When the crew at MCR stripped the car for paint, they found that some serious metal work was needed. As you can tell in the images, the quarter-panels needed to be replaced, other small areas of the body had some issues with rust, and the doors and fenders needed minor repairs. Once the rust was eradicated, the body shell was dipped and E-coated, a process that coats and seals every nook and cranny of the car. With the body ready for color, a slathering of a deep black hue was applied.

The engine is a 502 cubic-inch, heavy-breathing big-block. It cruises and smokes the hides effortlessly. If you like the carbon-fiber radiator cover, give props to Anvil Auto.

With the body completed, a full-tilt Detroit Speed Engineering (DSE) suspension was bolted onto the front of the shell. The fabricated control arms, Baer brakes, and Koni and QA1 shocks, combine for a lowered the ride height. With the front suspension installed, new reproduction parts were used on the rear to hang the 3.73-geared 12-bolt. According to Jerry, “Kyle and Stacy Tucker from DSE were a big help with parts and advice on putting this car together.”

A Bigger Big-Block

When it came time to decide what would motivate the F-body, Jerry had to decide whether to rebuild the 396ci big-block or go a different route. The decision was made, and he had the crew at MCR install a new 502-inch Chevrolet Performance crate engine. Some might ask why he chose a crate engine over rebuilding the mill that came with the car, but we’re sure he enjoys the reliability and extra power the crate engine delivers. Behind the big-block is not the Turbo 400 that was in the car when Jerry purchased it. Instead, he chose to upgrade the drivability, and added a TCI-built 700R4. The upgraded TCI unit delivers the quality and strength of the Turbo 400, but adds a highway-friendly overdrive.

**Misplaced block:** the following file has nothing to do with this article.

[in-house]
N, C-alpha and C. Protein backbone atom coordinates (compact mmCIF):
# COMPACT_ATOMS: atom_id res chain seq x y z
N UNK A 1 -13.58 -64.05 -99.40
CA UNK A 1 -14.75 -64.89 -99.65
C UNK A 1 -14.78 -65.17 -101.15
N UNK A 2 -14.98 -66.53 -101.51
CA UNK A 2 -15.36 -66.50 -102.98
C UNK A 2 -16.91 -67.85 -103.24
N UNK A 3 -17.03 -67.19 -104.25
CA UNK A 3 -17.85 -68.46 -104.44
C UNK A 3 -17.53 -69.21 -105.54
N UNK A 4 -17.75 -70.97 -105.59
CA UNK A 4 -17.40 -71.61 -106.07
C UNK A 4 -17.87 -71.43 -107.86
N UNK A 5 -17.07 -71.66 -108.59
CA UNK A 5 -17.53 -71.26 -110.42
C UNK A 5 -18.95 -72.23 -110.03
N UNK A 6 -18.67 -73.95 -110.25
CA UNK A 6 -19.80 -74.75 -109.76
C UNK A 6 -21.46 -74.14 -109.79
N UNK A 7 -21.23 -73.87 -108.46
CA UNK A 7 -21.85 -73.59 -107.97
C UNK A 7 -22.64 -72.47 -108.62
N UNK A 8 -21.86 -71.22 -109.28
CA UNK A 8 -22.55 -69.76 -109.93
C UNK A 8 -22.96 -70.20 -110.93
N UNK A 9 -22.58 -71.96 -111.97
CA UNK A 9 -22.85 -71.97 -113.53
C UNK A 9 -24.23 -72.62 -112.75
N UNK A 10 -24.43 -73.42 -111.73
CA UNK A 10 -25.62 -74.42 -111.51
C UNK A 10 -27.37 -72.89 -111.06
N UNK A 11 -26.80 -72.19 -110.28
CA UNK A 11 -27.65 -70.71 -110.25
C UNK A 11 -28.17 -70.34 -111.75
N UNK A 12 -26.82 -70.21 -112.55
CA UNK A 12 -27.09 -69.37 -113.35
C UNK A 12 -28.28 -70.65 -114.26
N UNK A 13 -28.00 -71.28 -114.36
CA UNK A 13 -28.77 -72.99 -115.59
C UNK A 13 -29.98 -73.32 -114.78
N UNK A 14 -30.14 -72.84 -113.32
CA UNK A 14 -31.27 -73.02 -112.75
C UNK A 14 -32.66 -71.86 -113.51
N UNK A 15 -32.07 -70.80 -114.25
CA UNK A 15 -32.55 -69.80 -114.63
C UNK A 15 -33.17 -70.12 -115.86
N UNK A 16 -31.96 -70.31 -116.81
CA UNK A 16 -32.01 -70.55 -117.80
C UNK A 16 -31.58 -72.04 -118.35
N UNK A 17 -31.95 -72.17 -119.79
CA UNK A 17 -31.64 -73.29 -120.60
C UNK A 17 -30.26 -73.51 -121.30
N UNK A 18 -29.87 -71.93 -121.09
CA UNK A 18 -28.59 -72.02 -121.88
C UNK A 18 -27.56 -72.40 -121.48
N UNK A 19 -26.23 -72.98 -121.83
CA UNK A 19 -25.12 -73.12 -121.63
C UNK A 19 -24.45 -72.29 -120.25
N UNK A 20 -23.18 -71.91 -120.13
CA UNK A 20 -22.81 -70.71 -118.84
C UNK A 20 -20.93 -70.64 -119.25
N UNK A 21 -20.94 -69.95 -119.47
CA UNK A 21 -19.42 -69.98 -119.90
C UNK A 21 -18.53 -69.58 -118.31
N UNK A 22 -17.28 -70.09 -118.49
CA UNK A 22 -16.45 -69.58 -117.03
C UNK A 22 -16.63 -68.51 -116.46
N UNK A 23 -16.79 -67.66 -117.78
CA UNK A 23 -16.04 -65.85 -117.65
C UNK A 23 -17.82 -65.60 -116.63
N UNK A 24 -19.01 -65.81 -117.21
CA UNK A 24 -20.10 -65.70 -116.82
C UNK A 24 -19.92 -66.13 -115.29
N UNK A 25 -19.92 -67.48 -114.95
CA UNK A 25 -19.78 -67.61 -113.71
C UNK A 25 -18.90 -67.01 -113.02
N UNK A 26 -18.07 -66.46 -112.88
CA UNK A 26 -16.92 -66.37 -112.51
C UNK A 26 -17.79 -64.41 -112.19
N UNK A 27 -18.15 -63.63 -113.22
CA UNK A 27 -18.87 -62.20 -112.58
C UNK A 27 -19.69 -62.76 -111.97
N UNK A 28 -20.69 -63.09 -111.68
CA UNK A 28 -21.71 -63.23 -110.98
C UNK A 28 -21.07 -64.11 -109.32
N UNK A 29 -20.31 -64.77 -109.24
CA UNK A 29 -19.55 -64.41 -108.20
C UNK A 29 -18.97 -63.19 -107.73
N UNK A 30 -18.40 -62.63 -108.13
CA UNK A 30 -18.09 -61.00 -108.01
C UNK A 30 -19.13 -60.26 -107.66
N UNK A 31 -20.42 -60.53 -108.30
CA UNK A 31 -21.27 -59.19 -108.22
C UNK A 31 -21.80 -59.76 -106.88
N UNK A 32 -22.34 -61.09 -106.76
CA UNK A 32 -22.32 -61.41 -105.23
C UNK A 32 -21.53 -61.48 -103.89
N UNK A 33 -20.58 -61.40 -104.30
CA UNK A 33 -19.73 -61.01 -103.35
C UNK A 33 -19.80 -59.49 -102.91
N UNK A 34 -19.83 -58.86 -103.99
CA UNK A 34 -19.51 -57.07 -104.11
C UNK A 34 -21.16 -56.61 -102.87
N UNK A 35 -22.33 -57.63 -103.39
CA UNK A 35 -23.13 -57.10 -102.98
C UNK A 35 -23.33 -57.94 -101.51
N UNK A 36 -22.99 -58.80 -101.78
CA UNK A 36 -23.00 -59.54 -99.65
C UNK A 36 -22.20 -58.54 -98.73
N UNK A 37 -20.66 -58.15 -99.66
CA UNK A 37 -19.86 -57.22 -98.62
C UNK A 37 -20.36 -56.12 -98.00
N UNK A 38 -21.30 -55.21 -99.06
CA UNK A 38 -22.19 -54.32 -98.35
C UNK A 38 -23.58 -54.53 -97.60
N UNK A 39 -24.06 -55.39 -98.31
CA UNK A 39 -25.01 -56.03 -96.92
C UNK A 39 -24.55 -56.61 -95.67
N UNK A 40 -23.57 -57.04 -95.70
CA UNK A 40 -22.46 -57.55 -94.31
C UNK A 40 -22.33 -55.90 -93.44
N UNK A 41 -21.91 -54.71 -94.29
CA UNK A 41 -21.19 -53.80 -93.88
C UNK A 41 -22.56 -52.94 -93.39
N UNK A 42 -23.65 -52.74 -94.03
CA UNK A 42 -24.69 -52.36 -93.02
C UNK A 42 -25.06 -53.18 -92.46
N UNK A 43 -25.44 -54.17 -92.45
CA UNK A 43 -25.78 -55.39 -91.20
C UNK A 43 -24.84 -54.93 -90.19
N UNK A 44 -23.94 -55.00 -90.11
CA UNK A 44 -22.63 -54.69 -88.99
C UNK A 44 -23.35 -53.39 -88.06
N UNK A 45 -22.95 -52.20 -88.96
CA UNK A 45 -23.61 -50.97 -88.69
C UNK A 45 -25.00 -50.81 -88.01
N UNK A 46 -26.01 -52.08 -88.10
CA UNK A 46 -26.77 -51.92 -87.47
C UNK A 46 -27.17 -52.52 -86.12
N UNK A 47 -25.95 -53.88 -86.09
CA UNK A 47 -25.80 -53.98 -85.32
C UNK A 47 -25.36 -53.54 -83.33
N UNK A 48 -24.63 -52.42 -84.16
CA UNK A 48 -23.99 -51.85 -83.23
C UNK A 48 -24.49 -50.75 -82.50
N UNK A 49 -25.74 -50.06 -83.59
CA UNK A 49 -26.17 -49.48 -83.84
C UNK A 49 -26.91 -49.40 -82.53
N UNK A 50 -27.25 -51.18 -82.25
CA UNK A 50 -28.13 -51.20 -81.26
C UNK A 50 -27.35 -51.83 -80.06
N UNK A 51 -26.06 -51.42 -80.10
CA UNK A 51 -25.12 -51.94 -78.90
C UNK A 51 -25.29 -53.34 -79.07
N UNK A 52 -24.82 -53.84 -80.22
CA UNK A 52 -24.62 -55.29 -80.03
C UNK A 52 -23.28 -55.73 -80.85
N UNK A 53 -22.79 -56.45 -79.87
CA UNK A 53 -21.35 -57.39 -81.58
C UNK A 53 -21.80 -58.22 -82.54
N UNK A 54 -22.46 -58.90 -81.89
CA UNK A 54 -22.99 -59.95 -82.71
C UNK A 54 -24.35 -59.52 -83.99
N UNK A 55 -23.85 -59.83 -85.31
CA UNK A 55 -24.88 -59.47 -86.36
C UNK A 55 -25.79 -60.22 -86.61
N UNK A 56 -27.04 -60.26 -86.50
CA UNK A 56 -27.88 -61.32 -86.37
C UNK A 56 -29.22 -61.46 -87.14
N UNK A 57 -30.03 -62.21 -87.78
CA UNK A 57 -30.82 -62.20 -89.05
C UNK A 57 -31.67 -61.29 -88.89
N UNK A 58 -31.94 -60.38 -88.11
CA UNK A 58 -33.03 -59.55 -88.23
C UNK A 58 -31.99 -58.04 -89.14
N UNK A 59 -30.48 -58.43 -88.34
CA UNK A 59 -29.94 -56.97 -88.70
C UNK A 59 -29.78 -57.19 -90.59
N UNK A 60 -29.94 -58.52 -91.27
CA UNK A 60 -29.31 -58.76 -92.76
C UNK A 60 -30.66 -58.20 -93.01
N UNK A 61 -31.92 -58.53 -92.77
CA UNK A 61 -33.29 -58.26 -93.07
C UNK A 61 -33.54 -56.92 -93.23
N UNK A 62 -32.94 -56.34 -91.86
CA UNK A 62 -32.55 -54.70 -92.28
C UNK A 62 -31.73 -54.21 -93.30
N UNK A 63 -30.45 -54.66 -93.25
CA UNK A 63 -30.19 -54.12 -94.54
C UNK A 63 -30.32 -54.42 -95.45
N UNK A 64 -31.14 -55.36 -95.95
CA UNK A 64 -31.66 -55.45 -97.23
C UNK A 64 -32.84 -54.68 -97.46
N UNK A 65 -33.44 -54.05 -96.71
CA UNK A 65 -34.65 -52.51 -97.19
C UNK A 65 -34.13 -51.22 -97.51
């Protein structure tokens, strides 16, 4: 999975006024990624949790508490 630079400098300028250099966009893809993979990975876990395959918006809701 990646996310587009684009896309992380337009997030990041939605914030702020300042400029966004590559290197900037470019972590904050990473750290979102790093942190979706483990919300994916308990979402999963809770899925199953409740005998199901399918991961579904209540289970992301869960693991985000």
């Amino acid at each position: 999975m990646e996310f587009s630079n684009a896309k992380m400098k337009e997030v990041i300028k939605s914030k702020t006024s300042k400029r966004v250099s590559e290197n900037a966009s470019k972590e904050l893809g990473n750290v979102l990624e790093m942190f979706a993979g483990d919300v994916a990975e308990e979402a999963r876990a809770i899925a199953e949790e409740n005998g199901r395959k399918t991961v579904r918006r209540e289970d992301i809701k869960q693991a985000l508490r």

The seats now have a modern flair that pays homage to the vintage.

Jerry told us the car was restored 10 years ago and he is more than happy with the lasting result. “It was in pretty good shape when I found it. It had several problems like a bad water pump, alternator, etc., but nothing major. The paint was a bit faded but passable. It was a nice driver,” he said. Now, he not only has a car that looks better than the one he started with, but one that looks better than the factory could have ever imagined. What’s more, it’s been upgraded with a few items that make the ride even more enjoyable than a stock big-block-powered Camaro convertible can deliver.


Stance is everything in the hot rod world, and Jerry’s car has it perfectly executed.

“The car was built to be a cruiser for me and my three sons. For years, there was always a car seat in the back. We’ve gone to a lot of cruise nights and shows over the years,” Jerry happily stated.  “The car has given me plenty of excuses to spend time together with my sons, whether we are going someplace with a plan in mind, or just going for an evening ride.”

About the author

Randy Bolig

Randy Bolig has been working on cars, and involved in the hobby ever since he bought his first car when he was only 14 years old. His passion got him noticed by many locals, and he began to help them with their own vehicles.